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Task Force meeting-Rockville, MD January 22nd and 23rd, 2015

The National Hispanic and Latino ATTC recently conducted its Task Force meeting in Rockville, MD. During the meeting, representatives from across the ATTC Network conveyed to discuss the role of the Hispanic Latino ATTC in collaborating with regional centers to better serve the Hispanic/Latino population. The meeting had the following objectives:

  • To provide the regions with current demographic information of the Hispanic and Latino populations.
  • Inform of recent initiatives that are available from representatives of the Federal Government for Hispanic and Latino populations
  • Illustrate training curriculums that address Hispanic and Latino issues
  • Facilitate information from your ATTC region on behavioral health disparities in SUD that are affecting the Hispanic and Latino population
  • Design a structure on how the National Hispanic and Latino ATTC can be instrumental to address these issues that have be identified.
The meeting yielded fruitful results where collaboration efforts and new initiatives where established.  

Current demographic information of the Hispanic and Latino populations:

Additional presentations:

Digmarie Alicea, PhD, Product Planning and Development Coordinator, National Hispanic and Latino ATTC-Product Planning and Development

Victor Flores, Training and TA Planning and Development Consultant, National Hispanic and Latino ATTC-US Hispanic Street Gangs

David Mineta, MSW, Deputy Director of Demand Reduction, Office of National Drug Control Policy-A Drug Policy for the 21st Century

Darice Orobitg, PhD, Training and TA Planning and Development Coordinator, National Hispanic and Latino ATTC-Family Therapy  and Cultural Elements

Ivette Torres, MEd, MSC, Associate Director for Consumer Affairs-SAMHSA Hispanic/Latino Workgroup


Task Force meeting-San Antonio, TX-January 29th and 30th, 2013. 

National Hispanic and Latino ATTC Presentation

The ATTC Network conducted a Task Force meeting where Regional Centers presented relevant data on services provided for Hispanic and Latino populations.

During the Task Force Meeting, Regional Centers were appointed to present on the follwoing aspects:
  • Identify the highest concentration of Hispanic/Latino populations with SUDs in your region.
  • Identify the behavioral health services access disparities in your region among Hispanic/Latino populations.
  • What are the treatment capacities and training needs of organizations and providers servicing the Hispanic/Latino population in your region?
  • Mention key stakeholders in your region that can collaborate to facilitate the access to training of the workforce servicing the Hispanic/Latino population.
  • What strategies have you applied in your region with providers servicing Hispanic/Latino populations that have been effective in implementing cultural competent practices?
These presentations respond to this request and provide some background information that allow service providers to contextualize and understand more profundly the complexity of providing culturally relevant and responsive services.

Presentations by Regional Center 

New England ATTC (HHS Region 1)

Connecticut, Massachusettes, Maine, New Hampshire, Rhode Island and Vermont.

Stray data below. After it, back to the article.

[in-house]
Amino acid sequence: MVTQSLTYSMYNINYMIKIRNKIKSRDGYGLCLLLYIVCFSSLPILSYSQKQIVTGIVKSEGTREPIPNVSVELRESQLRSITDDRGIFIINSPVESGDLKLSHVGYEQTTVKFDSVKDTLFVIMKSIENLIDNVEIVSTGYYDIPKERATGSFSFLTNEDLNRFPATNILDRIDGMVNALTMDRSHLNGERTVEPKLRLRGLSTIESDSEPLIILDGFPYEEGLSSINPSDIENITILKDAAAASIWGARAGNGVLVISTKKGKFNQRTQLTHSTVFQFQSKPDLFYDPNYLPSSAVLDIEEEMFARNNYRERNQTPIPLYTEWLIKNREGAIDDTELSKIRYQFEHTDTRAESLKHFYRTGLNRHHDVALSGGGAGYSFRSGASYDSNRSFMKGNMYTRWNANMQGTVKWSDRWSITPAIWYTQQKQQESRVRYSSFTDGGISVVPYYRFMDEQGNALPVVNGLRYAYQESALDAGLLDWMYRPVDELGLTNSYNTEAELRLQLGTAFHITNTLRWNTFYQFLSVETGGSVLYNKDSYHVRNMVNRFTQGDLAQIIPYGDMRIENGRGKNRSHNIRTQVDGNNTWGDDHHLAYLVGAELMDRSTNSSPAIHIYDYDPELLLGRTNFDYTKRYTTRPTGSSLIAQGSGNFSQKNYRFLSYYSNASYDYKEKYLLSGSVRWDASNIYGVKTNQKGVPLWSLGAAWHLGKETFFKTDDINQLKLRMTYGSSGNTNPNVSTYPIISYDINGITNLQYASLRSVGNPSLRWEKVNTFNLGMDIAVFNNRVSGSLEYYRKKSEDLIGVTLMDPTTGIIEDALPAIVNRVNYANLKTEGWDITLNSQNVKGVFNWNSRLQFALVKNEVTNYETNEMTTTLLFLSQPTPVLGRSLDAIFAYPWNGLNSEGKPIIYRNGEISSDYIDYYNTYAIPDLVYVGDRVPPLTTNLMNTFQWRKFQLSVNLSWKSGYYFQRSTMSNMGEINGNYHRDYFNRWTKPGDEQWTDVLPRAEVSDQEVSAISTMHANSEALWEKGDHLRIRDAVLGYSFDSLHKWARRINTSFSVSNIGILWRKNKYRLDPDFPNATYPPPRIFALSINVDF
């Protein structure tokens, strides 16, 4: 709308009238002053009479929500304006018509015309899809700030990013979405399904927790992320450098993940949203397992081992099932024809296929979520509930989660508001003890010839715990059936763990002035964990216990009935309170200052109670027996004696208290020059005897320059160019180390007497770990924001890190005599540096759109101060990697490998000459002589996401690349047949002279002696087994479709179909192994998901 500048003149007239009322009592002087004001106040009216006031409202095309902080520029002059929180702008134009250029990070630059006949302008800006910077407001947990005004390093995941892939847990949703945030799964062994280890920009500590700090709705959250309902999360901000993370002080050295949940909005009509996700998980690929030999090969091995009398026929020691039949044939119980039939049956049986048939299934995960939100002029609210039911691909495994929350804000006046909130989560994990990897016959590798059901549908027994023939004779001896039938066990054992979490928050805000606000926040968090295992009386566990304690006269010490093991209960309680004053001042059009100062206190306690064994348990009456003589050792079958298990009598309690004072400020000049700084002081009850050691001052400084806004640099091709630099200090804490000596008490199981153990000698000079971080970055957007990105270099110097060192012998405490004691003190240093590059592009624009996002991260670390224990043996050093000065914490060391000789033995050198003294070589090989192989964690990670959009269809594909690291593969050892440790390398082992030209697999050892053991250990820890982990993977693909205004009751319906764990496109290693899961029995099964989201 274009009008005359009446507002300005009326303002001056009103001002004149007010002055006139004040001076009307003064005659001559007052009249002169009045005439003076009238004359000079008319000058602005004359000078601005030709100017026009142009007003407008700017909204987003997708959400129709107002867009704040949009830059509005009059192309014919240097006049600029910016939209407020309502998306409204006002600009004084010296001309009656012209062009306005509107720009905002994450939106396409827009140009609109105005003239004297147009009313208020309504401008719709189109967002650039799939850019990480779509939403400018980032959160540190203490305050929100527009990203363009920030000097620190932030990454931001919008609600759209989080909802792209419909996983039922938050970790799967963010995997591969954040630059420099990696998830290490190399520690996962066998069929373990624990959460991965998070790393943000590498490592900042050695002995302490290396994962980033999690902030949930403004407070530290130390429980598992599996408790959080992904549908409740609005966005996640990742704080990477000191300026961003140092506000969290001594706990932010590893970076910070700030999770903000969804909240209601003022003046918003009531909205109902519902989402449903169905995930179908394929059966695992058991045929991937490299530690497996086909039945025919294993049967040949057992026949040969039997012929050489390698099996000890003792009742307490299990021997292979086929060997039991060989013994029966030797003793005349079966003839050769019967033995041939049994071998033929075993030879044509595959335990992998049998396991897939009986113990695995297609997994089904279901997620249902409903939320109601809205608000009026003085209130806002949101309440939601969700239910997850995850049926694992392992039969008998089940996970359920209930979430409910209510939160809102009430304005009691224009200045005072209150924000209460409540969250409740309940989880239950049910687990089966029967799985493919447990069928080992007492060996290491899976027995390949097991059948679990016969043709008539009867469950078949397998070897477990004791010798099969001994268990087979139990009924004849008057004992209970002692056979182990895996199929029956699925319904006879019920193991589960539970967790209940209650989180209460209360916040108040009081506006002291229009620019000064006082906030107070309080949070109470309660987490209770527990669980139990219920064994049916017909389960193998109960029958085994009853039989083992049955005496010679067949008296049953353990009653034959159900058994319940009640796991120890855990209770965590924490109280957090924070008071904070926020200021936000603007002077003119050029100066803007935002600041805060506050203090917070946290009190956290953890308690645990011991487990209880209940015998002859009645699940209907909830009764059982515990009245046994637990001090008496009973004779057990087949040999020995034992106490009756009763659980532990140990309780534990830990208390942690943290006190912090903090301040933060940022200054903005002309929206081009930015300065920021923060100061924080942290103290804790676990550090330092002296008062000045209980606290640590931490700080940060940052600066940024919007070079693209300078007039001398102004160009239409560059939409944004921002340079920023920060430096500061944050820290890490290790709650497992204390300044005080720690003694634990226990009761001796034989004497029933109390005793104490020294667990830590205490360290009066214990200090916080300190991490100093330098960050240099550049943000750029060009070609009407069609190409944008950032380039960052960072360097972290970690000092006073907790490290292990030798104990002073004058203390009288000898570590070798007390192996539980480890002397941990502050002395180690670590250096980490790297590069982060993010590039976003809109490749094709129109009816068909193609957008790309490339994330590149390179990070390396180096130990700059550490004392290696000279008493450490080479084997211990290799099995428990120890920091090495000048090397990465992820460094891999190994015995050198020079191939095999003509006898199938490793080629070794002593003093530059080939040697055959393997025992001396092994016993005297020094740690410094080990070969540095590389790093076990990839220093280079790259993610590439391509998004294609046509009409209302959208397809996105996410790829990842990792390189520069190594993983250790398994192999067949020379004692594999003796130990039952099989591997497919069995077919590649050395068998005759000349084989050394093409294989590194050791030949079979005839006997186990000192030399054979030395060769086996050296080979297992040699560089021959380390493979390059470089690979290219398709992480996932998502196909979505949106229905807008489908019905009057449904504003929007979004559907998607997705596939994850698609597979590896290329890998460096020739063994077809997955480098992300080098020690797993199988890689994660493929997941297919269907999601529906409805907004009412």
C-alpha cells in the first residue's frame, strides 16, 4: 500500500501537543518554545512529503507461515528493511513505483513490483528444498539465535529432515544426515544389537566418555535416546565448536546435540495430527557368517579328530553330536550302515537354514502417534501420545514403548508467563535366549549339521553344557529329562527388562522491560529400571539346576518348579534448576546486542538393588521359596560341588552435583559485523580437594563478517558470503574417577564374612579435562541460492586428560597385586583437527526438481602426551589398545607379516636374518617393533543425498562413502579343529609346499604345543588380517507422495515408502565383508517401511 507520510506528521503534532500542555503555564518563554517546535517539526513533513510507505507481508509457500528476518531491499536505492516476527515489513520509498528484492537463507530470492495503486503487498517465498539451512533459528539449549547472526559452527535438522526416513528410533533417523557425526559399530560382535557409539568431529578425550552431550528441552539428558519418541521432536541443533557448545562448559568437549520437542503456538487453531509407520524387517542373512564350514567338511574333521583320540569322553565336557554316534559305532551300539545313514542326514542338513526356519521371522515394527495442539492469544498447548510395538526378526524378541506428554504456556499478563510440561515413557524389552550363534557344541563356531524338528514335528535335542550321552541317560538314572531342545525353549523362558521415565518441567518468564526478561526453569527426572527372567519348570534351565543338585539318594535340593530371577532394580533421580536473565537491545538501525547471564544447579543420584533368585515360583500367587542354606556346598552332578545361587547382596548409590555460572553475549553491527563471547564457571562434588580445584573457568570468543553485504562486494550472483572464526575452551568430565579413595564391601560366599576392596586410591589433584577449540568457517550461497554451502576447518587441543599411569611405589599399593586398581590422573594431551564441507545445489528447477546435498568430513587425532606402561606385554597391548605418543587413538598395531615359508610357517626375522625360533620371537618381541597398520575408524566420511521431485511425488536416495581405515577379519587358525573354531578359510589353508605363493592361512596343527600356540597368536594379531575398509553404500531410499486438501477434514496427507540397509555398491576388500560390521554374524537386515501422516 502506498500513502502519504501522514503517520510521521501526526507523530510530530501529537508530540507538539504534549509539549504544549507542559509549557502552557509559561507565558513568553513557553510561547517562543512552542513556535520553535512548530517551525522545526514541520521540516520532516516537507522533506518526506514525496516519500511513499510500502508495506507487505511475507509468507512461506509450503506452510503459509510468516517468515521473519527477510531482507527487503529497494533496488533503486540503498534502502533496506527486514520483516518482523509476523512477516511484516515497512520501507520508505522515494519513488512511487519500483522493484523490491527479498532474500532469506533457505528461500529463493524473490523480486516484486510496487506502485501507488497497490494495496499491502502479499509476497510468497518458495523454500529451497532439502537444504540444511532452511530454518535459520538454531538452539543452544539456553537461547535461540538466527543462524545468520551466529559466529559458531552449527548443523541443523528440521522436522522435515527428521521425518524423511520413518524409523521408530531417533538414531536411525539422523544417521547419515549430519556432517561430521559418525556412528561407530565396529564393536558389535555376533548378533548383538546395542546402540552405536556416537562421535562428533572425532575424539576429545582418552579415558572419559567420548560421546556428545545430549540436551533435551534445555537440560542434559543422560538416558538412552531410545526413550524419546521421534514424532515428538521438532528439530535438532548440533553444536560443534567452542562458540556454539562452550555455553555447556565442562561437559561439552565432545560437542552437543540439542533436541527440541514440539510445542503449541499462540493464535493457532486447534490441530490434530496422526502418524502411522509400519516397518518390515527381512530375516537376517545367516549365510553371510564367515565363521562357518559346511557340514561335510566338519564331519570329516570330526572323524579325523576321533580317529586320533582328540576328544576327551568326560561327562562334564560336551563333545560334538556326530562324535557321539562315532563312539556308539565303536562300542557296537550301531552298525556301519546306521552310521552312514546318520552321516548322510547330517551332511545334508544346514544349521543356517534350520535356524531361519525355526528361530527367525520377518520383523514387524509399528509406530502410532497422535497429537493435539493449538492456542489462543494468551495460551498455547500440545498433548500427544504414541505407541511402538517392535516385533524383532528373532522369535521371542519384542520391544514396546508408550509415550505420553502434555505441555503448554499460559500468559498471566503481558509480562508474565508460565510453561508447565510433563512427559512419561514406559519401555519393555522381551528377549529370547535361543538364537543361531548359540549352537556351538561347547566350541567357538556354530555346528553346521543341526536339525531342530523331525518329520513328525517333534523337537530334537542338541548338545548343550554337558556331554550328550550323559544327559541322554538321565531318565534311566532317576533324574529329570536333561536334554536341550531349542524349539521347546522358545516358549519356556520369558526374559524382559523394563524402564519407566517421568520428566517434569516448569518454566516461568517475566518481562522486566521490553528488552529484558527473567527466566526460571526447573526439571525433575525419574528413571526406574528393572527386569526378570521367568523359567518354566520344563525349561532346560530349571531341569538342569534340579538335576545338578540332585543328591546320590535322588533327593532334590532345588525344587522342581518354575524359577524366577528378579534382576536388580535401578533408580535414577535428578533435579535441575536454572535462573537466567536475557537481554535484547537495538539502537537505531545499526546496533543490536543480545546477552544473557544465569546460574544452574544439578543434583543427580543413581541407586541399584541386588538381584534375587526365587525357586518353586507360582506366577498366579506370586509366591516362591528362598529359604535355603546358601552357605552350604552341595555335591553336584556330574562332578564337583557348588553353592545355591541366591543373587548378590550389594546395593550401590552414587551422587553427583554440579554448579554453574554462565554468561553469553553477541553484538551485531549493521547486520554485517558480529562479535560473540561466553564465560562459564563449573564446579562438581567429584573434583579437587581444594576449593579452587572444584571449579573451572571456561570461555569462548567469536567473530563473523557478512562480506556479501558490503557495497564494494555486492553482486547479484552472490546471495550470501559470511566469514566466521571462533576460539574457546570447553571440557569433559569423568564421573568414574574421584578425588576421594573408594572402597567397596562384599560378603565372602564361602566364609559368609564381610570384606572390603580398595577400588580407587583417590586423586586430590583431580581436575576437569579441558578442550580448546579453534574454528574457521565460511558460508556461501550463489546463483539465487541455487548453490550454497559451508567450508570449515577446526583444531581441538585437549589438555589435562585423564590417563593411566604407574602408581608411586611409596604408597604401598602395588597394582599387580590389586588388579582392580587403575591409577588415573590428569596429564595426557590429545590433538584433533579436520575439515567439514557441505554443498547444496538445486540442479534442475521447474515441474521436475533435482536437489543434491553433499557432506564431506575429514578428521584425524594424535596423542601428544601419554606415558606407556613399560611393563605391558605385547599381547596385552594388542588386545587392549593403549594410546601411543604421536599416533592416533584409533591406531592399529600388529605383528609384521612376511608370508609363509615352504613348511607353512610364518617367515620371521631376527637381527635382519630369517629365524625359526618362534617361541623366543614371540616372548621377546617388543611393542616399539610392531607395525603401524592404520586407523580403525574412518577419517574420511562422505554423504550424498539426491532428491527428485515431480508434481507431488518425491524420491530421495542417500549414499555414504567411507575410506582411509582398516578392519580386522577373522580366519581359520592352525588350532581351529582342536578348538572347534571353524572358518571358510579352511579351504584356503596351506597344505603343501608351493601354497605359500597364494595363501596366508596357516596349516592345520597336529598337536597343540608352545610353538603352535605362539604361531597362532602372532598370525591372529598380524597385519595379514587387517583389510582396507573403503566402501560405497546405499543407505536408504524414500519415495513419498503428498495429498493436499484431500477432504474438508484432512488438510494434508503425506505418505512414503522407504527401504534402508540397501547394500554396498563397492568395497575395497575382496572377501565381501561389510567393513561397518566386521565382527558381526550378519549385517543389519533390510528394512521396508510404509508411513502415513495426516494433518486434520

Northeast & Caribbean ATTC (HHS Region 2)

New York, New Jersey, Puerto Rico and the US Virgin Islands.

Central East ATTC (HHS Region 3)

Delaware, District of Columbia, Maryland, Pennsylvania, Virginia, and West Virginia.

Southeast ATTC (HHS Region 4)

Alabama, Florida, Kentucky, Georgia, Mississippi, North Carolina, South Carolina and Tennessee.

Great Lakes ATTC (HSS Region 5)

Illinois, Indiana, Michigan, Minnesota, Ohio, and Wisconsin.

South Southwest ATTC (HSS Region 6)

Arkansas, Louisiana, New Mexico, Oklahoma, and Texas.

Mid-America ATTC (HSS Region 7)

Iowa, Nebraska, Kansas, and Missouri.

Central Rockies ATTC (HSS Region 8)

Colorado, Montana, North Dakota, South Dakota, Utah, and Wyoming

Pacific Southwest ATTC (HHS Region 9)

Arizona, California, Hawaii, Nevada, and the Pacific Islands.

Northwest ATTC (HHS Region 10)

Alaska, Idaho, Oregon, and Washington

Dr. Torres' Presentation: Disparities in Services to Hispanic and Latino Populations

Dr. Luis Torres is an assistant professor in the Graduate College of Social Work. His research agenda focuses on co-occurring mental health, substance abuse and medical disorders in adolescents and young adults, with a particular emphasis on Latinos in the U.S. and Latin Americans in their countries of origin. Research interests include acculturation models and their impact on illness development; prevalence, sociodemographic and clinical correlates of comorbid conditions; best practices in screening, assessment and integrated treatment across service settings; culture and psychiatric diagnosis; and cultural adaptation of interventions (Bio obtained from the the University of Houston).

Presentation

Objectives of the presentation

  • Review recent demographic shifts in the Hispanic population and their implications for service delivery.
  • Articulate important issues impacting disparities in service delivery (e.g., cross-cultural factors, personal biases, structural issues) and other risk factors for adverse health and mental health outcomes in Hispanics.
  • Identify strategies for targeting and decreasing Hispanic Health Disparities (e.g., increasing culturally-competent practice with Hispanics in healthcare settings).